There is no national health insurance in Grenada. The Ministry of Health’s focus on primary care, however, has resulted in primary health services being provided to Grenadian citizens for only a small fee. This fee is usually waived for children, the elderly, and the indigent.
Unfortunately, in spite of the wide availability of primary care, the quality of care offered at many public hospitals in Grenada is rather poor, and there is a critical lack of medical specialties. Because of this, advanced medical treatment is often administered off-island and is very expensive. It is estimated that only 9% of the Grenadian population carries private health insurance; as a result, many procedures are paid for out-of-pocket.
The vast majority of students in Grenada attend St. George’s University, which requires its students to maintain current and adequate health insurance. Students can choose to purchase their own coverage or enroll in the university’s plan, which includes use of university clinics and faculty. All students, whether they choose the university plan or not, are enrolled in the Air Assistance Plan. This plan provides air evacuation services in the case of medical emergencies that require off-island treatment (the annual cost of the plan is added to student bills).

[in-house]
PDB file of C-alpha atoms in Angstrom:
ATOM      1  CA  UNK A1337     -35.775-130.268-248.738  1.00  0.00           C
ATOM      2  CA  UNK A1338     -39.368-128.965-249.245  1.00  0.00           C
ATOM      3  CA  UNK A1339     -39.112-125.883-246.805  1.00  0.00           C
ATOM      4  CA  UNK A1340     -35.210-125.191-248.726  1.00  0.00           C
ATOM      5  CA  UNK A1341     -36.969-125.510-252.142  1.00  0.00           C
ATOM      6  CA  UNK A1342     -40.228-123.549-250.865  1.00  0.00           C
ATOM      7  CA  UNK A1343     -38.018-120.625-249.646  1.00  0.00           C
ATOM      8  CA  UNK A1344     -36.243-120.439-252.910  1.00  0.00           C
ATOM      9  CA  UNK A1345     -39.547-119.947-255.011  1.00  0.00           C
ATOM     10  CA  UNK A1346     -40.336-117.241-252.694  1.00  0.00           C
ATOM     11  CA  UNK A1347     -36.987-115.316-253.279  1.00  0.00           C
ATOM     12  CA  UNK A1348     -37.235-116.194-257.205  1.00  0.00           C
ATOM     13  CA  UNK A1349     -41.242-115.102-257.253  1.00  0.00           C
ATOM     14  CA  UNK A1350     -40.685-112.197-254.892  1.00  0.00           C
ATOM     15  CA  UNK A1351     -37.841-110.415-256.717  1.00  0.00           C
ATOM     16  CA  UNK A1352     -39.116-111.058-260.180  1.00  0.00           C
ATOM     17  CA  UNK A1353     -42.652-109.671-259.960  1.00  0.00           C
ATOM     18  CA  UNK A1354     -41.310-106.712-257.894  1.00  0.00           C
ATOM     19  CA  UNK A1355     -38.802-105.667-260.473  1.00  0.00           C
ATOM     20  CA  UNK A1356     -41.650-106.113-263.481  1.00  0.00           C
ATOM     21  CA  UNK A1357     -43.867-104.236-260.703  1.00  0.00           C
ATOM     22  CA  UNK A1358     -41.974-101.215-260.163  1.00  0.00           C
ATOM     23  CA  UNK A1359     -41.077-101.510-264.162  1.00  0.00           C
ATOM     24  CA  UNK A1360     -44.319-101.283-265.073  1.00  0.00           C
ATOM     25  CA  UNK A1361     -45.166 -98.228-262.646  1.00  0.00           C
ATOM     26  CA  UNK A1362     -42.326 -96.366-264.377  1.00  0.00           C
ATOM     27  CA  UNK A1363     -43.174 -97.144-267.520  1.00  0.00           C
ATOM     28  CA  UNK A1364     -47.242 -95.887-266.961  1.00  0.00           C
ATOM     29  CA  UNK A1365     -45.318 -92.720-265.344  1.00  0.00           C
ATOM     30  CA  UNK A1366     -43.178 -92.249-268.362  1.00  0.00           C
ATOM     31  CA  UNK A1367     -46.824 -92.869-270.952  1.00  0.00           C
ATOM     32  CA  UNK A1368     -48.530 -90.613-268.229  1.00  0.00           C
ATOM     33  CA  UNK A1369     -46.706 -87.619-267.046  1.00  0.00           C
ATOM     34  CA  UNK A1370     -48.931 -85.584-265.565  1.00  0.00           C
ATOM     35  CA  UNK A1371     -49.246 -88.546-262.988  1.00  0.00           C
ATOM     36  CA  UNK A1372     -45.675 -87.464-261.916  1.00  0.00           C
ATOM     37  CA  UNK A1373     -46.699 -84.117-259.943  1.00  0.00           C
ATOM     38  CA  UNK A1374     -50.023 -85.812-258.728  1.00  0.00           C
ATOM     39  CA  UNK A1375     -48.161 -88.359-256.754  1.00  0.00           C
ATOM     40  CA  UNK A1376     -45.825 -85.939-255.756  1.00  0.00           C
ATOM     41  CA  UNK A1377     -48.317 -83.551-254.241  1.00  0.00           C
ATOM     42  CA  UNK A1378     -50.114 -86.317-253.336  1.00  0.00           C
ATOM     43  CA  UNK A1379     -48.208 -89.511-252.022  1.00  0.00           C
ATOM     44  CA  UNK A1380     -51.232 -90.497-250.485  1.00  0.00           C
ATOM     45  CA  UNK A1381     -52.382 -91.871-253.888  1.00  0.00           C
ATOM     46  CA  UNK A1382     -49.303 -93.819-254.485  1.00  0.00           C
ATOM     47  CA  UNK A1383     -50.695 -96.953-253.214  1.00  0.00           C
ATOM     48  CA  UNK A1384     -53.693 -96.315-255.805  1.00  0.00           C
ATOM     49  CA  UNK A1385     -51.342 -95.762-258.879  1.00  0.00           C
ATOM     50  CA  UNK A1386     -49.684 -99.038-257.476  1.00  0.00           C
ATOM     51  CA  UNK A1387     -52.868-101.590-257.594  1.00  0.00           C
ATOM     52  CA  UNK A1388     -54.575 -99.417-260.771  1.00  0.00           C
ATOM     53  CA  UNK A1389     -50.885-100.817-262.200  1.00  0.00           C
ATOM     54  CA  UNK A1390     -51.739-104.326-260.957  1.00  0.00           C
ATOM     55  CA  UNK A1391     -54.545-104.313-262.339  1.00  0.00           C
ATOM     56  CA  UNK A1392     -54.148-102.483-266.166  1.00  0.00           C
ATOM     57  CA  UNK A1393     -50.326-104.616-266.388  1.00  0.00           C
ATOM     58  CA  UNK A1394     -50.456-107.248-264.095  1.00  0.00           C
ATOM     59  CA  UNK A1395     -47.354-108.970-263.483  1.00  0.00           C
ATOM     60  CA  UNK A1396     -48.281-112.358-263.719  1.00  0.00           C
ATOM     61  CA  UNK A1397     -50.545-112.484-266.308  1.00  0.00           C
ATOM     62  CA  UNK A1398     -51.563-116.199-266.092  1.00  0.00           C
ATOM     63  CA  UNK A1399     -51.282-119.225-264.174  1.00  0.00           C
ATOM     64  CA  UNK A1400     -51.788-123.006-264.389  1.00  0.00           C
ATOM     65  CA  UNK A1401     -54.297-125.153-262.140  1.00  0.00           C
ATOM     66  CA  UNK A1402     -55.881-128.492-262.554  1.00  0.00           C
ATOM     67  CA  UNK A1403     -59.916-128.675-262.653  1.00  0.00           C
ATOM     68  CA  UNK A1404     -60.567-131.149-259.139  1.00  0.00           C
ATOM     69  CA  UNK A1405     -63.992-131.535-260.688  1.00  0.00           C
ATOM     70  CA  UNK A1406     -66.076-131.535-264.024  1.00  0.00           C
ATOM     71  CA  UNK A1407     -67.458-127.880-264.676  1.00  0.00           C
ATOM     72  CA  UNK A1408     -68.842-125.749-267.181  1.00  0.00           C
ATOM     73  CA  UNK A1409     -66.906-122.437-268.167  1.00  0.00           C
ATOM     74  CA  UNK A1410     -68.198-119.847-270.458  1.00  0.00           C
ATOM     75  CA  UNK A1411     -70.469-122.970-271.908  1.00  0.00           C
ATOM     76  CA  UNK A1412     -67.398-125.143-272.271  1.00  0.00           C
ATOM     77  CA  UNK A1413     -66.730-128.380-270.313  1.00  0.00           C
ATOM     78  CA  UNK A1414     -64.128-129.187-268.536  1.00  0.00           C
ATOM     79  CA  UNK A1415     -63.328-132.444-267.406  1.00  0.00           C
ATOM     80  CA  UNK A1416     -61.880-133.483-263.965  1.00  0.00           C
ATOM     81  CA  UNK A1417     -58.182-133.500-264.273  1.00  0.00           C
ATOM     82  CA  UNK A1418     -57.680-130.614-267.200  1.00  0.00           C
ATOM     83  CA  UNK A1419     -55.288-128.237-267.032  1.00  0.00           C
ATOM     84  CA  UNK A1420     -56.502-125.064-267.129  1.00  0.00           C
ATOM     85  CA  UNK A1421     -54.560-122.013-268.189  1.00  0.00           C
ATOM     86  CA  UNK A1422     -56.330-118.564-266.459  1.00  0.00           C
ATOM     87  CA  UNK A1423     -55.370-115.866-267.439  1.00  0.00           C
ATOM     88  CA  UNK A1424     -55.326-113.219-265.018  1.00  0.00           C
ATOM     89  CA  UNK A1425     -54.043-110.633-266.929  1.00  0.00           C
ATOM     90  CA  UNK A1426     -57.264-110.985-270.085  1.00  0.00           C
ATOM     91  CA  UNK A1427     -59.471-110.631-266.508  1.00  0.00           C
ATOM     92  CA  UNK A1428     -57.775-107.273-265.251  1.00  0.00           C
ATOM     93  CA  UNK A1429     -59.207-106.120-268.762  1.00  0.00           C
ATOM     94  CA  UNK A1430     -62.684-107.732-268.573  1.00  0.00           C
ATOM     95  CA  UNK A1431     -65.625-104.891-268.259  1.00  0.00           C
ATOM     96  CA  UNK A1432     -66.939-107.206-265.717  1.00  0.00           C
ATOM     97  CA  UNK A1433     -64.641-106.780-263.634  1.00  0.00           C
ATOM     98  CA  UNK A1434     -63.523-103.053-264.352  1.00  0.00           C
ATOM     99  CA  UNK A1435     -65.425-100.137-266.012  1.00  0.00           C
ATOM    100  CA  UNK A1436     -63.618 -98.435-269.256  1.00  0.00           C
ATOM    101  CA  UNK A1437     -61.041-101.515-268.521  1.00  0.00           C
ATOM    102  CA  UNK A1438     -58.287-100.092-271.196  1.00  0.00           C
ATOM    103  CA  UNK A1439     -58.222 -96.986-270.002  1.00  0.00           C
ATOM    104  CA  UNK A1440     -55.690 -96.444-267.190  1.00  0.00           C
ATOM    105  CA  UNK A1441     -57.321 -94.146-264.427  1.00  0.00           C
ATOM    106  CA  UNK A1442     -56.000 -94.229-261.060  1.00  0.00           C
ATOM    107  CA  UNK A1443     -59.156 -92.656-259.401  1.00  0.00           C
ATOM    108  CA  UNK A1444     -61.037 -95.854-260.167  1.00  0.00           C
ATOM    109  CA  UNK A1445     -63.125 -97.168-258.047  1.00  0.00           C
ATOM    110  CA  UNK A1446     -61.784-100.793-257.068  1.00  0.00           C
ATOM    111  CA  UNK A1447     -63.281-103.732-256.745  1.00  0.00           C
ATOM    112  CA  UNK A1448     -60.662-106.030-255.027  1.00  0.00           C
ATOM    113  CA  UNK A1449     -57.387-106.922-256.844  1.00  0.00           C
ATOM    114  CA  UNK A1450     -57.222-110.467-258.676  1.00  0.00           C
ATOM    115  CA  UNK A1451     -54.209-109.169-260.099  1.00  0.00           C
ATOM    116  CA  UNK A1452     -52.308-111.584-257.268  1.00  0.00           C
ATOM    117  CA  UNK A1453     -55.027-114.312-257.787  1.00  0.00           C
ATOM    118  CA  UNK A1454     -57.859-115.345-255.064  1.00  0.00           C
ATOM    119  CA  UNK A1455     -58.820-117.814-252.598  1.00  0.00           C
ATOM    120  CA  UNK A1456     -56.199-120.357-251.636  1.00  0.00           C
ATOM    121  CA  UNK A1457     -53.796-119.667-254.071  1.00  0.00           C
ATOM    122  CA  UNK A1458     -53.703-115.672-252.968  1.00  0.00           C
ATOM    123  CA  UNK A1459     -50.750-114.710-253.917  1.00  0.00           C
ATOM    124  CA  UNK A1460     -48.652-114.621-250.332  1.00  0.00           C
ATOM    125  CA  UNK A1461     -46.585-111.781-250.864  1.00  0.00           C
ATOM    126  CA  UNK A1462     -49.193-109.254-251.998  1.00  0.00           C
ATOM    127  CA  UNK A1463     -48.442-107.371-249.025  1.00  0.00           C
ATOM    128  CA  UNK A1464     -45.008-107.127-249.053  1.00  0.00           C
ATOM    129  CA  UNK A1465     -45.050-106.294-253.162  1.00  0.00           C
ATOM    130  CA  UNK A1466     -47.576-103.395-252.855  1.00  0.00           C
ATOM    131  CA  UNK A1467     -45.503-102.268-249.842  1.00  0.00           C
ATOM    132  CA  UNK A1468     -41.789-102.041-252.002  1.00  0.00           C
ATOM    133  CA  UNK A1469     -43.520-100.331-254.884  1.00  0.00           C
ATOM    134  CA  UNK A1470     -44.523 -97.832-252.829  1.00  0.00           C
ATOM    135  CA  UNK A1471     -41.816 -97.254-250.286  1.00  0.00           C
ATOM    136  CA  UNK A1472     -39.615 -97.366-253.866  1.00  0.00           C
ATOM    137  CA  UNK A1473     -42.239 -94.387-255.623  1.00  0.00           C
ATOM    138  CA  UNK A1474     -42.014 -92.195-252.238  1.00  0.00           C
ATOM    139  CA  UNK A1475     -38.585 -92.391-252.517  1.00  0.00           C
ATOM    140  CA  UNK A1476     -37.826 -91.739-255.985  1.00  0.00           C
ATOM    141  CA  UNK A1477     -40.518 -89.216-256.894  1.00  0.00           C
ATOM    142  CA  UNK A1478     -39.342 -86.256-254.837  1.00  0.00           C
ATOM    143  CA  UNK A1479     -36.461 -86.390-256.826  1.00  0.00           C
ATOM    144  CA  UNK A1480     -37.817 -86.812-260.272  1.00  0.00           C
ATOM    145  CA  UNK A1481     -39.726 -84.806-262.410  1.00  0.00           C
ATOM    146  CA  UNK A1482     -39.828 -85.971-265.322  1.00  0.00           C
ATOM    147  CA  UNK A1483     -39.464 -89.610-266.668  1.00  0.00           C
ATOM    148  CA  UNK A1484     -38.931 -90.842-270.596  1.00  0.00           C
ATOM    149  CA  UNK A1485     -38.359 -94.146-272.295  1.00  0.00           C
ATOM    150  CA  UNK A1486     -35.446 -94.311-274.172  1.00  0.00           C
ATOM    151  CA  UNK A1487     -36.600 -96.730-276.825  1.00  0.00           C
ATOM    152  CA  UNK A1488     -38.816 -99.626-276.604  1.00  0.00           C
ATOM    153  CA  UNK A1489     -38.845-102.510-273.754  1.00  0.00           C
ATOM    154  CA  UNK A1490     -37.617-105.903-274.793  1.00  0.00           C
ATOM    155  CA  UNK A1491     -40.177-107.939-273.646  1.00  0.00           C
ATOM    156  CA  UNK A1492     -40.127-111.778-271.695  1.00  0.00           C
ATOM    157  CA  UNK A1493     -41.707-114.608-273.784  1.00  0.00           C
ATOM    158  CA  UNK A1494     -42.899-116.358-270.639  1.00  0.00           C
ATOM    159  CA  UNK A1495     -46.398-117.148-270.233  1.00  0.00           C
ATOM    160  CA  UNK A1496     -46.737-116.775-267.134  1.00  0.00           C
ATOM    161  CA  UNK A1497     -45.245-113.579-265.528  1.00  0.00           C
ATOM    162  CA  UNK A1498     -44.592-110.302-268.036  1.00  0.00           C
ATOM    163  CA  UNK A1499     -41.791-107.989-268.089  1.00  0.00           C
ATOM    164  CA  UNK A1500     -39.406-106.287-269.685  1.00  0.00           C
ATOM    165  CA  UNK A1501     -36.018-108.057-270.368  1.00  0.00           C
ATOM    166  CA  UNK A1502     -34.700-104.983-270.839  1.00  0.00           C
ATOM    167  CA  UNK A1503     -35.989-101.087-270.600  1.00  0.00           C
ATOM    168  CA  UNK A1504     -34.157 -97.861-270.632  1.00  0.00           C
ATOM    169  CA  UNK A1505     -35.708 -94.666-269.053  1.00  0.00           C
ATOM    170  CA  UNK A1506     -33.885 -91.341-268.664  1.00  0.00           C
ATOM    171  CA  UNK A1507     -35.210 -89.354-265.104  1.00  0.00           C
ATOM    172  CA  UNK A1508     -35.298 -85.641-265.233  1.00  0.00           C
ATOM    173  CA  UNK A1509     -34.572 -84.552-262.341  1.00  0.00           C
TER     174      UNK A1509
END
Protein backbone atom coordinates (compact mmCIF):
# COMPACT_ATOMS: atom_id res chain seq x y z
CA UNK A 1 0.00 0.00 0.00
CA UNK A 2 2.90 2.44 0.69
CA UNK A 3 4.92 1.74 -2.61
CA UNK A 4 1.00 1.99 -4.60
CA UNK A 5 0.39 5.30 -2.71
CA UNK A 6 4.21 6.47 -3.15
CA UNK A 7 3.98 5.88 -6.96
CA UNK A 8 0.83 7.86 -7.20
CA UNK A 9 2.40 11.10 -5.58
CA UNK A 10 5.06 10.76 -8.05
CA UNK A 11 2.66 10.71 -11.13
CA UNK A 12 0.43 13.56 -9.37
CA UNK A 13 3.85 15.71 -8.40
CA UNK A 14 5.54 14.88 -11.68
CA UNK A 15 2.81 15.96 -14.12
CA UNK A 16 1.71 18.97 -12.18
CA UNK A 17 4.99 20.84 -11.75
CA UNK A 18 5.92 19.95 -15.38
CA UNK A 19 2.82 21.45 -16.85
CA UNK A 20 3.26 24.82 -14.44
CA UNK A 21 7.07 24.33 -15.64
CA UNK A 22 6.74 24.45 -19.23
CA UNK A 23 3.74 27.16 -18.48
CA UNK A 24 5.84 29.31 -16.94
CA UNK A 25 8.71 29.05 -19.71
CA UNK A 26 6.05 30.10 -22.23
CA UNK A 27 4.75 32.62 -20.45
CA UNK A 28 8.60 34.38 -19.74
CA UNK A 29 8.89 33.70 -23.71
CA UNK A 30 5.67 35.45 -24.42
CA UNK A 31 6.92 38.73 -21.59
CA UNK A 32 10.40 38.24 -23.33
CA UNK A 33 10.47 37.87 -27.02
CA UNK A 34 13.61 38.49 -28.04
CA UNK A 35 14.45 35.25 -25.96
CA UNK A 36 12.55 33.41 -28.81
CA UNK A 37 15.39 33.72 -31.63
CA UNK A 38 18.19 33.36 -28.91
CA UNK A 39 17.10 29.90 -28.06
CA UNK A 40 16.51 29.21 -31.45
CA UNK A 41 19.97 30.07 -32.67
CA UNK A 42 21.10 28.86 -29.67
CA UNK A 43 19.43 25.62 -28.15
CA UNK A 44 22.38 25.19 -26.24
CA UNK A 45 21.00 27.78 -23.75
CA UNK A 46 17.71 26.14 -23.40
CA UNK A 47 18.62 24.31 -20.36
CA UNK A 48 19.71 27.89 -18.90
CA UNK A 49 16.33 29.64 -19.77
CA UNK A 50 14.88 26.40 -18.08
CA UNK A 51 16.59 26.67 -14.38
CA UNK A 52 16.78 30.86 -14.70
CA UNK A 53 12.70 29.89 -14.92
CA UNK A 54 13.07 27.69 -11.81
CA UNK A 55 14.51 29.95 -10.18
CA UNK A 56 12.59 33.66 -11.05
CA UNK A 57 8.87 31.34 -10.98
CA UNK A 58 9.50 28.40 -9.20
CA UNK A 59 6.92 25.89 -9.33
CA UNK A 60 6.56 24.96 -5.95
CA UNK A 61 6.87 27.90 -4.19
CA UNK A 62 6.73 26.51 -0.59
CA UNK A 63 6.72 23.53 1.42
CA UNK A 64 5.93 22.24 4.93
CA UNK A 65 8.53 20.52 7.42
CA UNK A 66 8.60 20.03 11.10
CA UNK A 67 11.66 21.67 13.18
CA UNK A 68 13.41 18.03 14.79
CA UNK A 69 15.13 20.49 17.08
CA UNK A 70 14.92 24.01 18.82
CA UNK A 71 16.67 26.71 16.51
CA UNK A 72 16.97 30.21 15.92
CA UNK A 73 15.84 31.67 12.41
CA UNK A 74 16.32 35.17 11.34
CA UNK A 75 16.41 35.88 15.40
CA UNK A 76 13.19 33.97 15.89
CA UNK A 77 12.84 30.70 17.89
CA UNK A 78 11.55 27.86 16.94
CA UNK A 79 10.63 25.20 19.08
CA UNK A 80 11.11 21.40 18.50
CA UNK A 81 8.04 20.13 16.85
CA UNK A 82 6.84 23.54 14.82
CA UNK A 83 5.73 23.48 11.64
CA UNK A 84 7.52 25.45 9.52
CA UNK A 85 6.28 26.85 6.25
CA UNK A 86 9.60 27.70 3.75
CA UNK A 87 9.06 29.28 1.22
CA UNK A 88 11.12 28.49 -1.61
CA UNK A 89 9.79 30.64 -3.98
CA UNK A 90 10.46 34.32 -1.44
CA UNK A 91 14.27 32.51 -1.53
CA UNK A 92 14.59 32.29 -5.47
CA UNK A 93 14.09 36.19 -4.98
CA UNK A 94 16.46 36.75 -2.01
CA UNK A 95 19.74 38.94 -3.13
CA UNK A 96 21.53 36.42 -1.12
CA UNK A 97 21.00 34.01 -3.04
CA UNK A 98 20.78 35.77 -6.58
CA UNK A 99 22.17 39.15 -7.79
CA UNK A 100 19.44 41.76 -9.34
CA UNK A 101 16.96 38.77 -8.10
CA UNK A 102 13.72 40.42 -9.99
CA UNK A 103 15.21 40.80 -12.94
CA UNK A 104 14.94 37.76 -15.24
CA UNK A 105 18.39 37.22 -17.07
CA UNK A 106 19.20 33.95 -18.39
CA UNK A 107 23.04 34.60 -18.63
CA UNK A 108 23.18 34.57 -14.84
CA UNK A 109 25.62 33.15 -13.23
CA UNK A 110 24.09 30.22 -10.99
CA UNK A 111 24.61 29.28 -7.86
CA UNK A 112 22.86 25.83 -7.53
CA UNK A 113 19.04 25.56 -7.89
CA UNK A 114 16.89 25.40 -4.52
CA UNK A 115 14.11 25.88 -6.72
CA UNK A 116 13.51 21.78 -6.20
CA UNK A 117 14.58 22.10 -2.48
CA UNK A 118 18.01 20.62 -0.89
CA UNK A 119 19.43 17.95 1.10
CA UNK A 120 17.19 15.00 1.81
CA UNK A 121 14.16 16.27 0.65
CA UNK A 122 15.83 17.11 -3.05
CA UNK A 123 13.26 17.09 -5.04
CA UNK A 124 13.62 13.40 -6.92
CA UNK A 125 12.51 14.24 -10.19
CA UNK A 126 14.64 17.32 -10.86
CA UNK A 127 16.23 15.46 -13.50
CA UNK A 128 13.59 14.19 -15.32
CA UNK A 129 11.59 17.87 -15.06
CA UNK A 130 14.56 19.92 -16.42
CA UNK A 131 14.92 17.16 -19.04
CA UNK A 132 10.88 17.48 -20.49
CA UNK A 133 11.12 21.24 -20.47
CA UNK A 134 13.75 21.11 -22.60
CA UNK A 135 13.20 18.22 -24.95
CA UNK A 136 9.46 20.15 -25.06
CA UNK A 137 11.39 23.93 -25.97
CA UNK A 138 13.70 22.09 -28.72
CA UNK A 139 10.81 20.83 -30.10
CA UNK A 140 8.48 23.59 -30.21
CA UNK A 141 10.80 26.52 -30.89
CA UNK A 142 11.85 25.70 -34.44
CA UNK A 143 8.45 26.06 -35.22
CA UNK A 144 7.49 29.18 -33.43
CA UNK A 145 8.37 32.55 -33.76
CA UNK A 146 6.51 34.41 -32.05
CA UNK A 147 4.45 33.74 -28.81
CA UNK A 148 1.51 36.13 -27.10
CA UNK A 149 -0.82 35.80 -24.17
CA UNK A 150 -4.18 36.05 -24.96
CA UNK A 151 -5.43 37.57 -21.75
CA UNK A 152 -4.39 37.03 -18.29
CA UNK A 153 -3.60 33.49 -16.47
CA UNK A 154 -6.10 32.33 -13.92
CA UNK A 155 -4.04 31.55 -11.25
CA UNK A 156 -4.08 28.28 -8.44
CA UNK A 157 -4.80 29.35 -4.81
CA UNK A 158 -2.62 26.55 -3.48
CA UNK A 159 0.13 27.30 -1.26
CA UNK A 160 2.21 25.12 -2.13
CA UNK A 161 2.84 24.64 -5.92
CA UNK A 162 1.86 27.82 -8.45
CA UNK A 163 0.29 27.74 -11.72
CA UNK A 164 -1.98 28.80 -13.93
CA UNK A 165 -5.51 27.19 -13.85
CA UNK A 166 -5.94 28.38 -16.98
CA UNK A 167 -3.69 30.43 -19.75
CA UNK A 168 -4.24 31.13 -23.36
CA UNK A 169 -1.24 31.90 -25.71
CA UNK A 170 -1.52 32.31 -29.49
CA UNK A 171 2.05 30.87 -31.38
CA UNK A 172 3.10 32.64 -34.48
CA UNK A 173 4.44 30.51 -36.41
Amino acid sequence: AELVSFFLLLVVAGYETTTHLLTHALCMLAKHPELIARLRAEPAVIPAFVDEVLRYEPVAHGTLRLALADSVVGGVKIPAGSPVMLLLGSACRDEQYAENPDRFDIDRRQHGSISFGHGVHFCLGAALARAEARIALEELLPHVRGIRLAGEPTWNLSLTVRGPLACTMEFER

Because of the presence of the medical school, many foreigners assume that Grenada offers excellent healthcare, but generally the school’s facilities and doctors are reserved for students and faculty. Even students enrolled in the school’s plan, however, are referred to Grenada’s General Hospital or local private clinics for acute care.
If you are studying in Grenada but are not enrolled in St. George’s University, it is strongly recommended that you acquire private medical insurance. While coverage differs between providers, many US health insurers will not assume the cost of treatment in Grenada; check with your provider to ensure coverage. You will want to purchase coverage that provides emergency air evacuation services, in case you become critically ill or injured and need to be treated off-island.
While it is true that the majority of Grenadians get by without health insurance, the quality of care offered in Grenadian hospitals is far below that expected by most Americans and Europeans. Additionally, Grenadians assume enormous out-of-pocket costs for secondary or private care, and medically necessary air-travel can cost tens of thousands of dollars.
If you are studying in Grenada, medical insurance is essential to be able to afford private clinics and, when necessary, off-island care. Such care can be hugely expensive when paid for out-of-pocket, yet it is critical part of adequate healthcare on the islands. Even if you end up not requiring medical services during your studies, it is far better to be safe than sorry.